Tuesday, August 9, 2011

Day Three Ascent of the Priest

Day 3
Seeley Woodworth Shelter to the Priest Shelter
We have another day of moderate up and down climbing with about a 600 ft climb at the end as we begin our ascent of the Priest. The Priest is one of three peaks in the ‘religious range’; the Cardinal and Little Priest are the others. As is often the case along the trail there are various stories to explain the names of mountains. One says a pastor living up here named them another says a solitary priest lived on the mountain at one time and named them. It at first seems unlikely that a protestant pastor would have given these mountains such Catholic names. However to climb up the north east face of the priest is a steep 4000 ft climb. Definitely one of the hardest climbs in Virginia, perhaps he was climbing it on a hot day and thought it rather hellish and so named the mountains.
Today’s Hike includes a side trip to Spy Rock. Bo takes offense that the Appalachian Trail book says that this rock was ‘Allegedly Used’ by the confederates as an observation post to watch for invading Yankees. Bo is certain it was used as such. I think it would have taken a while to get the news down from here. There is no clear trail up the rock and at places it is hard to find a foothold and hand hold but the challenge is rewarded by an amazing 360 degree view from the top. We take a nice long break before climbing down.
As we begin our ascent of the Priest we cross into the Priest Wilderness area. We cannot help but be struck by the imagery of the priest lost in the wilderness and its spiritual parallels. As we make this final ascent of the day I point out to Bo there is a sermon in climbing the mountain. He of course asks me to elaborate. Well it is hard to ascend a mountain but there is great reward at the top in the way of a view and a fresh breeze and a feeling of accomplishment.  In contrast it is relatively easy to descend a mountain and at the bottom the air is hotter and still and the view is limited and the trail is crowded by brambles.
Even though the weather is pleasant for our hiking the sweat pours off each of us when we are in the ascending mode. I spent a little over $100 in preparing for this year’s hike. That included three new pairs of socks.   Bo only brings two pairs of socks on the hike and wears each pair twice. I also bought a water bottle with a built in filter. This year there has been no shortage of water but I have been carrying 3 liters of water which is about twice what I have carried previously. Water weighs about two pounds per liter. I also have sweat wicking T Shirts. These shirts are designed to draw the sweat away from your body and evaporate it more quickly. This is supposed to keep me cooler and dryer.   The other thing is a dry shirt is significantly lighter than a wet shirt. A regular cotton T shirt weighs one half pound dry but a wet one weighs three times that. Plus they don’t dry out overnight so the dirty laundry just increases the pack weight.  The wicking shirts seem to really work.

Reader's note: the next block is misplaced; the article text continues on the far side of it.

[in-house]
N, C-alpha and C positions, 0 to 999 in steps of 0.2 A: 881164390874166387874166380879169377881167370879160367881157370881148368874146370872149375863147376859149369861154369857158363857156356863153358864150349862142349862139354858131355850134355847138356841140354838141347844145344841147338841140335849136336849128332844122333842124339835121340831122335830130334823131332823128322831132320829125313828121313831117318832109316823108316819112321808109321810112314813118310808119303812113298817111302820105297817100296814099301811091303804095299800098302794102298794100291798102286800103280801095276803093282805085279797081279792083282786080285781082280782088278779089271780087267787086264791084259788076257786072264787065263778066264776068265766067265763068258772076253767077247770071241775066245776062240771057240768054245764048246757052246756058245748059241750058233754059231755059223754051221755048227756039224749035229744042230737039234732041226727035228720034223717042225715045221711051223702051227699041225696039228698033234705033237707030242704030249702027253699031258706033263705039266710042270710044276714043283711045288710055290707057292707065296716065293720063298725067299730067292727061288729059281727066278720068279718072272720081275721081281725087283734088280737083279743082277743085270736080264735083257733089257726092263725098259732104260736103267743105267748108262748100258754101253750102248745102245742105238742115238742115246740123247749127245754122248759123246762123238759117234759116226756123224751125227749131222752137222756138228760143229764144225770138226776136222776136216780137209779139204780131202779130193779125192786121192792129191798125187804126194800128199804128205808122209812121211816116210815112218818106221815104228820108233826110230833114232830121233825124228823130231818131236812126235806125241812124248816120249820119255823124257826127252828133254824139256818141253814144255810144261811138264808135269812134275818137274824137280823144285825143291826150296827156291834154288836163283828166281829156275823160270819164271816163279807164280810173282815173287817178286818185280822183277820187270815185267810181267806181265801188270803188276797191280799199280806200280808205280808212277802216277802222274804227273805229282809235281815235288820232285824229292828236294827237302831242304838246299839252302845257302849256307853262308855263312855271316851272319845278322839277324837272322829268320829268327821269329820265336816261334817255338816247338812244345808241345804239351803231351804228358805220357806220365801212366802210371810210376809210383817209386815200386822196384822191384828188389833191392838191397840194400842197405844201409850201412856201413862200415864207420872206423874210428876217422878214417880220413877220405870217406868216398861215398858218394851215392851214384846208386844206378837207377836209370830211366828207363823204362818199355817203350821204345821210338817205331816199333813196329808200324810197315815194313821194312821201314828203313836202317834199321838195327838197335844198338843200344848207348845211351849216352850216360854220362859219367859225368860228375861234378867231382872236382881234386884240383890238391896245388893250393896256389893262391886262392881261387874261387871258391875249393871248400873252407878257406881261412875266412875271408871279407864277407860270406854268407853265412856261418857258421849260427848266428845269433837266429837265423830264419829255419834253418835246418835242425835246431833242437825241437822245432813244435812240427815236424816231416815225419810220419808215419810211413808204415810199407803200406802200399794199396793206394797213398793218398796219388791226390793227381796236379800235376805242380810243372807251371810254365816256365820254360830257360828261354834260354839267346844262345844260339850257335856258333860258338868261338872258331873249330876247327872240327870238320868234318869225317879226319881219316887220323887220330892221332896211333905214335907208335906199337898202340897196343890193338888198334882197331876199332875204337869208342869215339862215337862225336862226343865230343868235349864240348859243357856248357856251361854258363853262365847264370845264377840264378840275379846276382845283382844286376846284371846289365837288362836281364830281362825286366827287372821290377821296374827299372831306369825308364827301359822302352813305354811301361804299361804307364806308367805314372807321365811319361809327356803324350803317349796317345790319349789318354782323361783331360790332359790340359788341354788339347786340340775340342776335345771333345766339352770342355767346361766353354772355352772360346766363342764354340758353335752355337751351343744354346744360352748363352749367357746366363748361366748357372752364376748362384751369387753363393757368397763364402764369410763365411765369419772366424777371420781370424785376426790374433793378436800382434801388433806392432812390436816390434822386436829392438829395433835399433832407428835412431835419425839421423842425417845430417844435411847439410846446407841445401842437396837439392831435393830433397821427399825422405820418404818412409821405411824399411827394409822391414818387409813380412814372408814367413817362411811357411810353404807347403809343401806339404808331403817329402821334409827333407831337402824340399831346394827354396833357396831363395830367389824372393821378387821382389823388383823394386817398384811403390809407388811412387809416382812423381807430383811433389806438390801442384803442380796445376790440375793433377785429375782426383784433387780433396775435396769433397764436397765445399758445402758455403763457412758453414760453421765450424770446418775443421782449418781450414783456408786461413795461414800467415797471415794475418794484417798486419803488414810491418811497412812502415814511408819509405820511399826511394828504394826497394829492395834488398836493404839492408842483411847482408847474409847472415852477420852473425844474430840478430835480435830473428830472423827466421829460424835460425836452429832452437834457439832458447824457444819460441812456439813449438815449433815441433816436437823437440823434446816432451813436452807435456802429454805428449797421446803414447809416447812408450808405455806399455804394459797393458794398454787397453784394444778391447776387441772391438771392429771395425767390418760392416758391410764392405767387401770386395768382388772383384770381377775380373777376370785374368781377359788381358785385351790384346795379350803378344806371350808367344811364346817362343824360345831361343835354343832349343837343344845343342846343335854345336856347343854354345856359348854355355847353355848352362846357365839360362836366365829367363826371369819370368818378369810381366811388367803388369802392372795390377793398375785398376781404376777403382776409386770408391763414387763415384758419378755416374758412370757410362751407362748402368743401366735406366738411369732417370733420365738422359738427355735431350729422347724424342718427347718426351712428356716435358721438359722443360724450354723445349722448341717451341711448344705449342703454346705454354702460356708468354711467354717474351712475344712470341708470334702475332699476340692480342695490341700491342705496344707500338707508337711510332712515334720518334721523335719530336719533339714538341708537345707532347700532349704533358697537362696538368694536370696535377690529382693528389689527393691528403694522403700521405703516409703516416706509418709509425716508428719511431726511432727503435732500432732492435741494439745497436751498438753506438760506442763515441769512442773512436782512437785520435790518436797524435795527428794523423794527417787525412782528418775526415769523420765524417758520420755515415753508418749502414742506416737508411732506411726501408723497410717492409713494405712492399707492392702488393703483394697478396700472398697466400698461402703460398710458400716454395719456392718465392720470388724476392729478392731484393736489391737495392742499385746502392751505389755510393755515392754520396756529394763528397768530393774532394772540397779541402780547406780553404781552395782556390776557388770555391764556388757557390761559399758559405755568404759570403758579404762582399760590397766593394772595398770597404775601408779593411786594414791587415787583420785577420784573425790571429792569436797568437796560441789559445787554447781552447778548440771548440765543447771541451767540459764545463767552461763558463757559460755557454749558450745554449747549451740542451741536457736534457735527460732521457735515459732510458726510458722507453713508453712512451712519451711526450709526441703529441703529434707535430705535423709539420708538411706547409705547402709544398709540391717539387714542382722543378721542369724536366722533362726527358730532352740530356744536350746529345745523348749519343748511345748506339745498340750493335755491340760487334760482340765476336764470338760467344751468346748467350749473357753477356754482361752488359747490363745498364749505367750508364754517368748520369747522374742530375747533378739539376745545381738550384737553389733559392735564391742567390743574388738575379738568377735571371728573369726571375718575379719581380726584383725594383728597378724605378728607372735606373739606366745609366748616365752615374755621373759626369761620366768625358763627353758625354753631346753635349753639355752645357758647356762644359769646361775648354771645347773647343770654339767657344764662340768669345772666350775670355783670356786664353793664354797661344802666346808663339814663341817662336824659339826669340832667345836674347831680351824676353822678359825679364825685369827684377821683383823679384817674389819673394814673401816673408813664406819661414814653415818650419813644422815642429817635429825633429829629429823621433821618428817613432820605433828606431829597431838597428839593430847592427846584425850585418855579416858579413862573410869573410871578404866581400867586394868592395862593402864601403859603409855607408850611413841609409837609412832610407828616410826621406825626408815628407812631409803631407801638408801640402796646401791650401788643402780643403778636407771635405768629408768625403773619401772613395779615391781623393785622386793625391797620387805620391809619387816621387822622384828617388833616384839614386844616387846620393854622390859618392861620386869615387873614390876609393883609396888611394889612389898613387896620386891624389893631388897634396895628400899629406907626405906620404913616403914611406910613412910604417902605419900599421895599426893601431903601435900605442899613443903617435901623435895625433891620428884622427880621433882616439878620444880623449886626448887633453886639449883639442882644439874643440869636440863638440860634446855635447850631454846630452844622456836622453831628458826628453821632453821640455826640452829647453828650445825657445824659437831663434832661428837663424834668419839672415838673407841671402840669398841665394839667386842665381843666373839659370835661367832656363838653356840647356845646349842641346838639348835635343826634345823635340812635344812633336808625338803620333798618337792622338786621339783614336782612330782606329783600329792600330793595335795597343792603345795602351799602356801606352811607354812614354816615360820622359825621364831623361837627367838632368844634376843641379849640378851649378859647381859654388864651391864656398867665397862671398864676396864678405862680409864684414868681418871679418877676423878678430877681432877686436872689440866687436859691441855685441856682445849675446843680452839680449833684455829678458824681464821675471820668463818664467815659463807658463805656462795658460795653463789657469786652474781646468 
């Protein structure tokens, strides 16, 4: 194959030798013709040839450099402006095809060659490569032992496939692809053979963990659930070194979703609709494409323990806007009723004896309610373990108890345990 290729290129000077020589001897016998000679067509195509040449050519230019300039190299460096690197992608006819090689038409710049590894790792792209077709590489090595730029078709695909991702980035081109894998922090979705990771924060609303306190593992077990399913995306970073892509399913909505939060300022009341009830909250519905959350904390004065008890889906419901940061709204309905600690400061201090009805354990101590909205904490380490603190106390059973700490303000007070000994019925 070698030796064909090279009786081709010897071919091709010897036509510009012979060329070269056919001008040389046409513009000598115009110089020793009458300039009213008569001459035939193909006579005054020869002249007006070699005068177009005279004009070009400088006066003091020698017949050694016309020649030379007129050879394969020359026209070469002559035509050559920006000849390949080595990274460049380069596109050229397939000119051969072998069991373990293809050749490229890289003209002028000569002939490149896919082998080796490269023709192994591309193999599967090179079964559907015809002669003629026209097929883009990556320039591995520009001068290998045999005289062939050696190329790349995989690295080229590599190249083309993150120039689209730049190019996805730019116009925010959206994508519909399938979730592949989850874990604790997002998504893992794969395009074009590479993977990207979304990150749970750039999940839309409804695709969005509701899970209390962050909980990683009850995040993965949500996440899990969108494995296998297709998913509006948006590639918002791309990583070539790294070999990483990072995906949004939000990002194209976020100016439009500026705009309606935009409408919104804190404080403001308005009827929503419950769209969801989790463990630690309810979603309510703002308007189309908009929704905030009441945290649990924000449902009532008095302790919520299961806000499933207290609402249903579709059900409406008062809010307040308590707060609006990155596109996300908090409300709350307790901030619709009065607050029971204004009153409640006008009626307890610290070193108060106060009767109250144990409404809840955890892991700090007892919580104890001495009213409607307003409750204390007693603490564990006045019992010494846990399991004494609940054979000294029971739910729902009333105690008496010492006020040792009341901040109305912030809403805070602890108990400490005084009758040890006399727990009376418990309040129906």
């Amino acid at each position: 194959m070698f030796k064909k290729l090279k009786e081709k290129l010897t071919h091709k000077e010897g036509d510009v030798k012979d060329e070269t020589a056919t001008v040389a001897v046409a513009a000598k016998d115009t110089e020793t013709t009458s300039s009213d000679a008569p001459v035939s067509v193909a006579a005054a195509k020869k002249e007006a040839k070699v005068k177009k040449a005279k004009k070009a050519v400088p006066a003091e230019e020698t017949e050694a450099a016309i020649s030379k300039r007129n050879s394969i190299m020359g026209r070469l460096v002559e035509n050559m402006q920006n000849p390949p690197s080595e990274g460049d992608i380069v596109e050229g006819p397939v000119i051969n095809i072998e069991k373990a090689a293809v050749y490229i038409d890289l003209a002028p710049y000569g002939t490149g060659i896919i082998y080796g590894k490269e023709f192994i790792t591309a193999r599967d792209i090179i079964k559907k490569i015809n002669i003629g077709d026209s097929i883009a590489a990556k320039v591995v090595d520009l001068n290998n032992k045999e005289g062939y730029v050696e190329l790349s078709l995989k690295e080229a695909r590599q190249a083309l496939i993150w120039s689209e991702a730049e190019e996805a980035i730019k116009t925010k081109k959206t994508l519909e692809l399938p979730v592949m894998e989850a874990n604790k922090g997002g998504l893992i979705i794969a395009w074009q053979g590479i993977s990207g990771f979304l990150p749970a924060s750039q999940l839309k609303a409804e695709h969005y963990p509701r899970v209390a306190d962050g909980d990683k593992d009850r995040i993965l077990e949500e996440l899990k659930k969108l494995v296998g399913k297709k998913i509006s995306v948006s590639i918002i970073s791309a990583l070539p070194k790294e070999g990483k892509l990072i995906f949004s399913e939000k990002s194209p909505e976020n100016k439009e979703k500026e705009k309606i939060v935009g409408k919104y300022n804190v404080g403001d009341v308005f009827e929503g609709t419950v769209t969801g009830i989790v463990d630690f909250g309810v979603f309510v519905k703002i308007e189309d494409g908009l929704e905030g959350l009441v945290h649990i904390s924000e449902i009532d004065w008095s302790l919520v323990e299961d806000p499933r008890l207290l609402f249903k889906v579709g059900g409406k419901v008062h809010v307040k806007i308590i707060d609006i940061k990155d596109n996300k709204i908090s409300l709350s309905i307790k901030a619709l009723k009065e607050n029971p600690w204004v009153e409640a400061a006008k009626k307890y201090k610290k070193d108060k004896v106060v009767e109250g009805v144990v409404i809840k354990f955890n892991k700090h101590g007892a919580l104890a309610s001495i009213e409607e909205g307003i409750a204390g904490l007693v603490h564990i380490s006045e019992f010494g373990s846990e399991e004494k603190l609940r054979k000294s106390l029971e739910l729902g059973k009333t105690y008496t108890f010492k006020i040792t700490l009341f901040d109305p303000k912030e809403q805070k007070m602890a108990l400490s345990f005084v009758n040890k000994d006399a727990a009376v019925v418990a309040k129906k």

We have been doing such good time on today’s hike that we arrive at the shelter thirty minutes before we expect to. The shelter is vacant when we arrive, and we select a camp site some distance from the shelter but convenient to the privy. This is a great summer privy because it has a stainless steel toilet seat. However I fear in the winter it could be quite a shock. Our two previous camps have had piped springs. These are preferred because the pipe is set back into the earth and means animals have not been playing in the water prior to your arrival. They will have been drinking from the stream below the spring. It also means the water spills out at a height you can place your water bottle under and that there is no sediment. Tonight’s spring is an in ground spring, meaning the water bubbles up out of the ground and mister raccoon and I are drinking out of the same area. In this type of spring I dip my cup in the stream, which here is very shallow and hard to do without stirring up sediment, and pour the water in my water bottle. I then have an ultraviolet magic wand I hold in the bottle for a minute that kills all the microbes. That is very important here because we can see little tiny worms in the bottom of the spring. The shelter log book says they are anabolic worms. (I looked this up on line but could find nothing but the fact that there is some connection between anabolic steroids and worms.)
This evening it continuously threatens to rain so we sit up by the shelter so we can retreat into a dry space when it starts to sprinkle. No rain really materializes. About 8 two hikers show up. They hiked up the Priest in four hours. They are just out for one night and are hiking back to their car in the morning. One is from Michigan he is about 22 and the other is maybe 18 or 19 and from Vienna, Austria. We chat for awhile before heading off to our tents. When it comes to full darkness the sky is amazingly clear. I can see stars as I have not seen in years.

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